It was about 12 hours after TigerBlog had first watched the Olympics yesterday before he saw Bob Costas.
It made him think that the Olympics are really two separate entities in one.
First, there's the packaged, fluffy, "star"-driven primetime coverage, NBC as cheerleader. You know. It's Michael Phelps. Michael Phelps. Michael Phelps. More Michael Phelps.
And the other American swimmers. And the American gymnasts. Next week it'll be the American track and field athletes and Usain Bolt.
By the way, ask yourself what the coverage of Michael Phelps would be if he wasn't an American. What if he was Australian, or, egads, a Russian?
Anyway, TigerBlog is sort of fascinated by the dynamic. Those three sports - track and field, swimming and gymnastics - are wildly popular, the most popular of the Olympic sports. And then they disappear from the mainstream sports world for four years, until the resurface at the next Olympics to again dominate ratings.
It's not like these sports draw good ratings, or any ratings, for any other events. Michael Phelps, Michael Phelps, Michael Phelps, Michael Phelps? Did anyone see him compete in the last four years?
It would be like having LeBron James win the NBA title, disappear and then reappear in 2020, once again to earn massive ratings.
Tokyo, by the way, is the site of the next Olympics. It is 13 hours ahead of Eastern Standard Time there. You think this year's Olympics are over-packaged? Wait until primetime here corresponds to 8 am or so at the actual site.
So that's one version of the Olympics.
The other one is the one that TB spent much of his day following. It's all the other events, the ones that aren't commercialized. Watching them, TB almost felt as though this was a world away from the rest of the Games that are on NBC at night.
In these Olympics, there are not great ratings to be had. There are no Wheaties boxes awaiting. These are athletes who have trained so far from the spotlight for years and years to reach this moment, and they are competing in sports that the average viewer has never seen, doesn't understand and has no interest in watching.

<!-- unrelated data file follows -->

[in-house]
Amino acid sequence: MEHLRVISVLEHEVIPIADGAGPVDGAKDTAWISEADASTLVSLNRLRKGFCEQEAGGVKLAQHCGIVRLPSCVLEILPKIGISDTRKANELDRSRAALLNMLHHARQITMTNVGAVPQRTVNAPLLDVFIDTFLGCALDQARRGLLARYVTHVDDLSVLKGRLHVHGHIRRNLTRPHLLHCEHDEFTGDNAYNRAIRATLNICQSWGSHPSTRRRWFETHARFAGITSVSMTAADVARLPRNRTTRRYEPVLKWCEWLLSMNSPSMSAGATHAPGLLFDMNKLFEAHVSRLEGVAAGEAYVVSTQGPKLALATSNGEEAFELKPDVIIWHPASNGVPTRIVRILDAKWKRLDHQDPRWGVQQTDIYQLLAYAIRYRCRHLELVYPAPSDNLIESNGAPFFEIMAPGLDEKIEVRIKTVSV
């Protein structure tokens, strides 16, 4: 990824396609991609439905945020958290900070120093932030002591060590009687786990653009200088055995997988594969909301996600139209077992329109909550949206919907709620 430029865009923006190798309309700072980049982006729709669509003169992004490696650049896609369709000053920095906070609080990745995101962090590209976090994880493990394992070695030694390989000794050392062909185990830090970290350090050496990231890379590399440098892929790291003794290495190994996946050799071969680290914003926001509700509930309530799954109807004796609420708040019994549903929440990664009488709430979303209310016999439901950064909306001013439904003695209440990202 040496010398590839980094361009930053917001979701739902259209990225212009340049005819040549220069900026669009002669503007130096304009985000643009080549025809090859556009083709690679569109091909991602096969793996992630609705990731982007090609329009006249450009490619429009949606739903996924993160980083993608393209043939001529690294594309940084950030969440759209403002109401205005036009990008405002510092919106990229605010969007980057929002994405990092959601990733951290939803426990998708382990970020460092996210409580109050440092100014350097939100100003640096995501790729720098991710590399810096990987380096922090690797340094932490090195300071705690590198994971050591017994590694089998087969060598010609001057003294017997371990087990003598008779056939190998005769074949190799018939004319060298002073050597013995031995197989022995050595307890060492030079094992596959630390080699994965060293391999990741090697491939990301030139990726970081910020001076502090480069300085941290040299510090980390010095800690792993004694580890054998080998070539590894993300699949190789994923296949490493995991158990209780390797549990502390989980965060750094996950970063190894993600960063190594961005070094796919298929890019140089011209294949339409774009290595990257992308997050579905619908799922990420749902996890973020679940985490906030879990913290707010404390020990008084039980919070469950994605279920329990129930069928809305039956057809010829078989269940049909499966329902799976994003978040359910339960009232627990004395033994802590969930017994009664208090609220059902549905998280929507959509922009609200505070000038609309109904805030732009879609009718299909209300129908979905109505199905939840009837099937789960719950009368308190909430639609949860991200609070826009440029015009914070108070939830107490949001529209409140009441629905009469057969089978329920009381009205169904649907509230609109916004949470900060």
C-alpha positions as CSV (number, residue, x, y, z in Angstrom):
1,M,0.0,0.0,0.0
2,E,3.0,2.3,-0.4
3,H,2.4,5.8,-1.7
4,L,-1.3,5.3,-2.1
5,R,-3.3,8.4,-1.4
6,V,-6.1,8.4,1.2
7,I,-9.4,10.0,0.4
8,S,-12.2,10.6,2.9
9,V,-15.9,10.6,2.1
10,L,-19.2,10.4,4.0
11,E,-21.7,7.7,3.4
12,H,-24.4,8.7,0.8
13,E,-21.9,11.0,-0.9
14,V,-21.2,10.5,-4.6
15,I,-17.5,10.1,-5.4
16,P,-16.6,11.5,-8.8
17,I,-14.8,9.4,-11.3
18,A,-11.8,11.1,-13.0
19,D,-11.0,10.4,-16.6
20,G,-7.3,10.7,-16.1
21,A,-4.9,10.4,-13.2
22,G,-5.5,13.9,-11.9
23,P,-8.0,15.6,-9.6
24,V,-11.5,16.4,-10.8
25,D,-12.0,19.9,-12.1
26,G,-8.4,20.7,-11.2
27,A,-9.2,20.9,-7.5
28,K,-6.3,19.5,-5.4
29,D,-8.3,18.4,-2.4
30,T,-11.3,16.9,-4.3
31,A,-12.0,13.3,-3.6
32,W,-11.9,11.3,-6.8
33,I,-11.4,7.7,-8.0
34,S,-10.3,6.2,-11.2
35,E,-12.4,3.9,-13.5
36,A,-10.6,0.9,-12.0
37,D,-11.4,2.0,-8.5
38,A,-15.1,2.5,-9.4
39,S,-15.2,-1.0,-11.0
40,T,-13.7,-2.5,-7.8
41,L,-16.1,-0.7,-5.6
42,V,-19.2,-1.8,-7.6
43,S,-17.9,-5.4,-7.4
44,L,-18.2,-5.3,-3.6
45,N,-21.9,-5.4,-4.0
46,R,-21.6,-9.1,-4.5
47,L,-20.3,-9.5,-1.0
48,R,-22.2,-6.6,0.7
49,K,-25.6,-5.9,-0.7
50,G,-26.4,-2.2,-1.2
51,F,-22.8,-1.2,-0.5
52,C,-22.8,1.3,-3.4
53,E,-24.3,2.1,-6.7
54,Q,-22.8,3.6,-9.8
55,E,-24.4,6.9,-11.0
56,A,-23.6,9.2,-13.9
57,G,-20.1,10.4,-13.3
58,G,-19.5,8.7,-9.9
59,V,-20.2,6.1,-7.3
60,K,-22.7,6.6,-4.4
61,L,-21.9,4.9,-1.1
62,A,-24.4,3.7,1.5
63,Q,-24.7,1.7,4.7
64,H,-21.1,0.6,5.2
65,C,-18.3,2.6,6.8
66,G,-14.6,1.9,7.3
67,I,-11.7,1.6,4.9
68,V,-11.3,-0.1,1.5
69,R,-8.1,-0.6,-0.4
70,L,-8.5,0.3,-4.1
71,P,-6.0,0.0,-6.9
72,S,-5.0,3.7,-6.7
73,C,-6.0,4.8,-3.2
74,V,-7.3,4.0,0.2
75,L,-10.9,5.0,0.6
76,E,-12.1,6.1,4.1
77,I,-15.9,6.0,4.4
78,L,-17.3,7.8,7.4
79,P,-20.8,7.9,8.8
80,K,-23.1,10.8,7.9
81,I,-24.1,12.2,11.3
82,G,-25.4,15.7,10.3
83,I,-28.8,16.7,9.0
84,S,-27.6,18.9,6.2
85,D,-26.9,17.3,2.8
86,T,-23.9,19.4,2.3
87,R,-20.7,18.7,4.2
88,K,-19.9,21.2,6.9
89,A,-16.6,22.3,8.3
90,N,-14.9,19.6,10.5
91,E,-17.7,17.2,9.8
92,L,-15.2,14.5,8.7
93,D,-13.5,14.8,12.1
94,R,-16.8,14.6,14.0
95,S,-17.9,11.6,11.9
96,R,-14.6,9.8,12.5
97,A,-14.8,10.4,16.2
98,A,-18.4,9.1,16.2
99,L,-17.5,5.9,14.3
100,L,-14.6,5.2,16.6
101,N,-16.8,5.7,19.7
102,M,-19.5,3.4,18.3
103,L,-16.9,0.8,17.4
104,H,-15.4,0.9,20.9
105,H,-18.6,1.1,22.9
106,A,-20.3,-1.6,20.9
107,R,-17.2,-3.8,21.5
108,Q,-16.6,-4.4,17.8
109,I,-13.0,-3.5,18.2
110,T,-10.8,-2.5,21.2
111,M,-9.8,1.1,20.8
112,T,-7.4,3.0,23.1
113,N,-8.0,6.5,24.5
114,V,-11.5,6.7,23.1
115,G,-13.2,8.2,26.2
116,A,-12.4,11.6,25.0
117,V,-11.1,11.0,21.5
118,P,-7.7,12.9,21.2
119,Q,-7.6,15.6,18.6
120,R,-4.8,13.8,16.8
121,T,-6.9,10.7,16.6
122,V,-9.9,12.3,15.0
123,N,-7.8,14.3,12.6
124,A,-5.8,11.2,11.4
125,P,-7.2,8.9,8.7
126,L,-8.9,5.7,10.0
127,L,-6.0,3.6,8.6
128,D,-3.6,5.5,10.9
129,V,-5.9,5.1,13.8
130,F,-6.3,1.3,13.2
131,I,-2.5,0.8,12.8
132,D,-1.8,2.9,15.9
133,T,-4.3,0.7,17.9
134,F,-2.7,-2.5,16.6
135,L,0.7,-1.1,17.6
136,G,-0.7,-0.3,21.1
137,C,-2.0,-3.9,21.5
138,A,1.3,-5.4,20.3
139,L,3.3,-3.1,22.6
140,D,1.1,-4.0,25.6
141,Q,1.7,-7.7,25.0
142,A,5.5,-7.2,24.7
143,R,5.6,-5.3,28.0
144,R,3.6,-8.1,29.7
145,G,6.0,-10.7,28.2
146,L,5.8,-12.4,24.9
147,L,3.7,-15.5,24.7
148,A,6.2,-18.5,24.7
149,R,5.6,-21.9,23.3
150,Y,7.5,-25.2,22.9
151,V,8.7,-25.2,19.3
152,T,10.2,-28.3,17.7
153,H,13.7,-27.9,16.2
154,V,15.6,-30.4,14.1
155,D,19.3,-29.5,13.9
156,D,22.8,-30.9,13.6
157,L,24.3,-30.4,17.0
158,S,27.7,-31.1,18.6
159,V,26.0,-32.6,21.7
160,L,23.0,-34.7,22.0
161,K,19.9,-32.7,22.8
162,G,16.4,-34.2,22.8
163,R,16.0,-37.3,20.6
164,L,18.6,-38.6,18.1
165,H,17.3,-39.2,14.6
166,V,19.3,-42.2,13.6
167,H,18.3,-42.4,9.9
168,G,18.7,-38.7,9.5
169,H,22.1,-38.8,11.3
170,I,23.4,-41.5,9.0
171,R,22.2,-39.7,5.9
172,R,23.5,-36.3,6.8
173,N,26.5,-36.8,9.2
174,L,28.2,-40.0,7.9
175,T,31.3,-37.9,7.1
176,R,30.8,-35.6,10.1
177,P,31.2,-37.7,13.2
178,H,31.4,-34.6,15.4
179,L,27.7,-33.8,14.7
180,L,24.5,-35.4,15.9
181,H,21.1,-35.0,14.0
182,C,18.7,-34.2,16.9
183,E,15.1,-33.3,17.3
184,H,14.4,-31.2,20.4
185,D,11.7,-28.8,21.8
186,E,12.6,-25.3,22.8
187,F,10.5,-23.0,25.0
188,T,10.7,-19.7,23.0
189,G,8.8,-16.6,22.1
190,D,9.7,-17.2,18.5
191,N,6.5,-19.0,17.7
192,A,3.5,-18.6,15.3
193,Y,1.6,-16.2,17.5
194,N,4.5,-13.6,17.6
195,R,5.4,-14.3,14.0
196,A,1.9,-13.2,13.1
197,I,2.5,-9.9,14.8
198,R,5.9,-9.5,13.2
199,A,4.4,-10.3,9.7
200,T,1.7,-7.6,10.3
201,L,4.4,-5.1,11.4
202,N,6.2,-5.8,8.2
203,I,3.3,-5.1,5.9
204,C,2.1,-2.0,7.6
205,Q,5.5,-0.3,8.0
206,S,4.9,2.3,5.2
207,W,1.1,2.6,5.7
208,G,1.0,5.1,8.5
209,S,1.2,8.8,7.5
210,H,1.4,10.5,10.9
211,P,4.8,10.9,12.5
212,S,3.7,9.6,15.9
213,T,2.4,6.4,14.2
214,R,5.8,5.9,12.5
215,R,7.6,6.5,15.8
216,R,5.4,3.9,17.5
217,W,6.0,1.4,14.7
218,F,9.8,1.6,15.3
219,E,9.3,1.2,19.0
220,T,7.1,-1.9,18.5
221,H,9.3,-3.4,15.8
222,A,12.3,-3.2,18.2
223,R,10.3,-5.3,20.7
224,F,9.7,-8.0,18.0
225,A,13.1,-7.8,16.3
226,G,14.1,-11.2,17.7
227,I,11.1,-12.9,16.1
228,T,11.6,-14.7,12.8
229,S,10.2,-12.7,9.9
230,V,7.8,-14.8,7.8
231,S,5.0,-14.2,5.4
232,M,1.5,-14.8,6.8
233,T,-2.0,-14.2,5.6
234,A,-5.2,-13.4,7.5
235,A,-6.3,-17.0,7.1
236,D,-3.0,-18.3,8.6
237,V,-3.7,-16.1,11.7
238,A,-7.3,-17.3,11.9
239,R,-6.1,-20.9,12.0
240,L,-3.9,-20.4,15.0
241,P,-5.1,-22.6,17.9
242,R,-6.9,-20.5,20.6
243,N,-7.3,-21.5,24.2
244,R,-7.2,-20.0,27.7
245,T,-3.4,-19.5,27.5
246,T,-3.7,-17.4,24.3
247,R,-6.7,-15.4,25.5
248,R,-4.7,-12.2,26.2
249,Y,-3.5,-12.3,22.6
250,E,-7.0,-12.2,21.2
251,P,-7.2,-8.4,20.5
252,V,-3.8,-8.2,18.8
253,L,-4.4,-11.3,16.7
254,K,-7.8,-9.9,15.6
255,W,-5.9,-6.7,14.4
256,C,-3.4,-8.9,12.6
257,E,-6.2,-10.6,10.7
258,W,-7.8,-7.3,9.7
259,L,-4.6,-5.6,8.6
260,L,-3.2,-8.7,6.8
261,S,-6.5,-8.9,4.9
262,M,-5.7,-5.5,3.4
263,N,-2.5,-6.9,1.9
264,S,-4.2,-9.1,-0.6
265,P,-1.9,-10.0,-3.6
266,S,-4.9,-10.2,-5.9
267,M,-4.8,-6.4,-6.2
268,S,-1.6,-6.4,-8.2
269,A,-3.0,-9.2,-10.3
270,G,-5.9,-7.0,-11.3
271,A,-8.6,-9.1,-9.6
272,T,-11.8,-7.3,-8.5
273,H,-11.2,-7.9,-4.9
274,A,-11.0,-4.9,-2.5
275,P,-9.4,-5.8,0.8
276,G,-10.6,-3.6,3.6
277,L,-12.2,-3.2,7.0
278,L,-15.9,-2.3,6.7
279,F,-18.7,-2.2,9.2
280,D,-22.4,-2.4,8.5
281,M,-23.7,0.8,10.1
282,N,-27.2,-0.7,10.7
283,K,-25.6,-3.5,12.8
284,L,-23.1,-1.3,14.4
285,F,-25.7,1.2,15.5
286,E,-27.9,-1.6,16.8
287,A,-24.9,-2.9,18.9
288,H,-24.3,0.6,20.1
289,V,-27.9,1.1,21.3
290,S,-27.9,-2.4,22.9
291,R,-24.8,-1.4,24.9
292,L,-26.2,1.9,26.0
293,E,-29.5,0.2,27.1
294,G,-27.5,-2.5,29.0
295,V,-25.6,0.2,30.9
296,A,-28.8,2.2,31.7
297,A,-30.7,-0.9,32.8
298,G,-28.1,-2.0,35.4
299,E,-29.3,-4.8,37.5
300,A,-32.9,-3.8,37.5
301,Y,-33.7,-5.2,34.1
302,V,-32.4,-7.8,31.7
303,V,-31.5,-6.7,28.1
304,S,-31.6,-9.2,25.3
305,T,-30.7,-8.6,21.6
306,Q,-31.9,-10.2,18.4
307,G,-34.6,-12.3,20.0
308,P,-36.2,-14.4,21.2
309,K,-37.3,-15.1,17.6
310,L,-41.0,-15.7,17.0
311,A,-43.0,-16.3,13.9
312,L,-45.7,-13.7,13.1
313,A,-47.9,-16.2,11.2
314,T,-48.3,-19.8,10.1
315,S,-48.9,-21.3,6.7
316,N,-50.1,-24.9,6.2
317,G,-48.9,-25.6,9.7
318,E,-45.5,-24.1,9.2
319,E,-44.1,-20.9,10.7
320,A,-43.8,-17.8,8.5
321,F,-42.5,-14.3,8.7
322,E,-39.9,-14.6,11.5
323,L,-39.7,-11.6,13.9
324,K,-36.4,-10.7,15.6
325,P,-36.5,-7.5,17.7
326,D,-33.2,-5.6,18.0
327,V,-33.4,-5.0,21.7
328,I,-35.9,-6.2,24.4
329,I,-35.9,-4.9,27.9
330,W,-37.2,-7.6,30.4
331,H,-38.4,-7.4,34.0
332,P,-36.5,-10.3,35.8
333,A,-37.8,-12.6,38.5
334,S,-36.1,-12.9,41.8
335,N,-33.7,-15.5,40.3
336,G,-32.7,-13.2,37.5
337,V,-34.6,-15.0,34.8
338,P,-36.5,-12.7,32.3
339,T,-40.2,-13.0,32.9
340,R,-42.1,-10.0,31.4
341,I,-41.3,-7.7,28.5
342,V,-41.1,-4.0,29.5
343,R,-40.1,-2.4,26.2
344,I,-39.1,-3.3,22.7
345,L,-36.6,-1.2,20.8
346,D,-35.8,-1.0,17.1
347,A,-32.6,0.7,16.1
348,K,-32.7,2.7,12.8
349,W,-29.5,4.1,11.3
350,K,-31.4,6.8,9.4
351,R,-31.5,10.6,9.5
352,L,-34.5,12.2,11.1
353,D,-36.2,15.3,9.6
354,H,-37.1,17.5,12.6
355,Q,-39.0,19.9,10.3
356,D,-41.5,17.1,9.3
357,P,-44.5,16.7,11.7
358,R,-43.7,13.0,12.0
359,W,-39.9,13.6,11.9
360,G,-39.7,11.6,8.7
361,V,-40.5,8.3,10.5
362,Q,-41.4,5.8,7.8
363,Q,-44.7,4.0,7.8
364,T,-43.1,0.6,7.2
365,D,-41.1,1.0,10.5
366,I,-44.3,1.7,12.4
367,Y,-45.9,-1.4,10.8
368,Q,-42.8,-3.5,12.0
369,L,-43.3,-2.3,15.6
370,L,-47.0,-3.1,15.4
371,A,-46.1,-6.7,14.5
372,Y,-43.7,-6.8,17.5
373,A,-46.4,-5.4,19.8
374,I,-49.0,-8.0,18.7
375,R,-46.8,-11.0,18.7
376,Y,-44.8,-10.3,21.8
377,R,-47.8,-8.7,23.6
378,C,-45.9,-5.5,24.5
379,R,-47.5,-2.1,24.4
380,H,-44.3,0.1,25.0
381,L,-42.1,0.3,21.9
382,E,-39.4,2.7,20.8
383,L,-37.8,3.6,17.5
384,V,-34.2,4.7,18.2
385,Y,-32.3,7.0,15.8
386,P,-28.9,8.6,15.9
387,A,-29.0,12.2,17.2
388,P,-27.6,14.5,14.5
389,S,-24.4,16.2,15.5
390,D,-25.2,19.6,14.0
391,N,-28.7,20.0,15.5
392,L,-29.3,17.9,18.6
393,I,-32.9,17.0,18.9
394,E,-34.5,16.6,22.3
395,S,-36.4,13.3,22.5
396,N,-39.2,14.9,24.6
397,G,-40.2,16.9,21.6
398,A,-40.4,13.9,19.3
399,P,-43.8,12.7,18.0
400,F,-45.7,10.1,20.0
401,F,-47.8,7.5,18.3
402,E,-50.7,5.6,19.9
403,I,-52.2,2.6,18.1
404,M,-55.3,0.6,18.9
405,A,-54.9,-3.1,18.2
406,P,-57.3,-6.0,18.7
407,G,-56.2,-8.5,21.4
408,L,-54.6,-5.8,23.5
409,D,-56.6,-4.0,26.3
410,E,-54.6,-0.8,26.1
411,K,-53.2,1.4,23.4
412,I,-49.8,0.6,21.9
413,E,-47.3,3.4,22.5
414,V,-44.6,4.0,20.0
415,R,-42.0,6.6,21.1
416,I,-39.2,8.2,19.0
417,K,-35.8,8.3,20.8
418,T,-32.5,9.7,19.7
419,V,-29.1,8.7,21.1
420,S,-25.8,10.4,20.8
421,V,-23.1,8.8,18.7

And that's okay with these Olympians. You can see what it means to them when at the medal ceremonies, whether it's gold, silver or bronze.
TigerBlog loves these Olympics.
Part of it is seeing such a great variety of events. Aided by NBC's very wise commitment to streaming everything, TigerBlog was able to see pieces of all of the following sports yesterday alone: sailing, canoeing, fencing, water polo, rowing, men's field hockey, women's field hockey, judo, badminton, golf, tennis and probably some others, including swimming.
The other reason TB loves these Olympics is that there are so many Princetonians involved.
There were 10 of them who competed yesterday. TB saw all of them.
It started early, with the rowers. The ones who had the best morning were Lauren Wilkinson, who helped the Canadian women's 8s into the final, and Glenn Ochal, who did the same for the American men.
Kat Holmes helped the U.S. women's epee squad to a fifth-place finish, after a tough 24-23 loss to Romania in the quarterfinals. How tough was that for the Americans? Romania then beat Russia and China fairly easily to win the gold medal.
The day ended with a 3-0 win over India for the U.S. women's field hockey team, with the Reinprecht sisters and Kat Sharkey. The Americans are now 4-0, with only a game against Great Britain for the group championship tomorrow before the knockout round starts next week.
The U.S. finished last among 12 teams in 2012. This time, the team will be assured of no worse than second place in its group, which means either China or New Zealand in the quarters, as opposed to powers the Netherlands and Germany.
That left one other Princetonian, who played her second game in the late morning. That would be the incredible Ashleigh Johnson, the goalie for the U.S. women's water polo team, who defeated China 12-4.
The announcers for the game gushed over Johnson, and with good reason. She made eight saves in the game, making ridiculous plays look somewhat easy. And that doesn't even count how many shots went wide because Chinese shooters felt they needed to be perfect, or loose balls that Johnson corralled in front of her goal before they could turn into shots.
TigerBlog has said this before, but if you haven't seen Johnson play in person, make sure you get out to DeNunzio Pool this coming spring to see her with the Tigers. She is amazing.
Princeton has yet to win a medal in Rio, but those opportunities are coming.
Johnson and the U.S. team are pretty much a lock to get a medal and are favored for gold. The Canadian women's 8s will be tough to keep out of the top three. The American men have as good a shot as anyone. Those races are tomorrow, by the way.
Diana Matheson, who won a bronze medal four years ago, plays today in the quarterfinals for Canada against France in women's soccer. Gevvie Stone rows in women's singles this morning as well.
The first Princeton events of the new academic year are two weeks away, with a pair of women's soccer game, the first one against Fordham 14 days from now.
For now, though, the Olympics are in full swing. And not just the ones you see at night on NBC.
The other ones too.
The Princeton ones.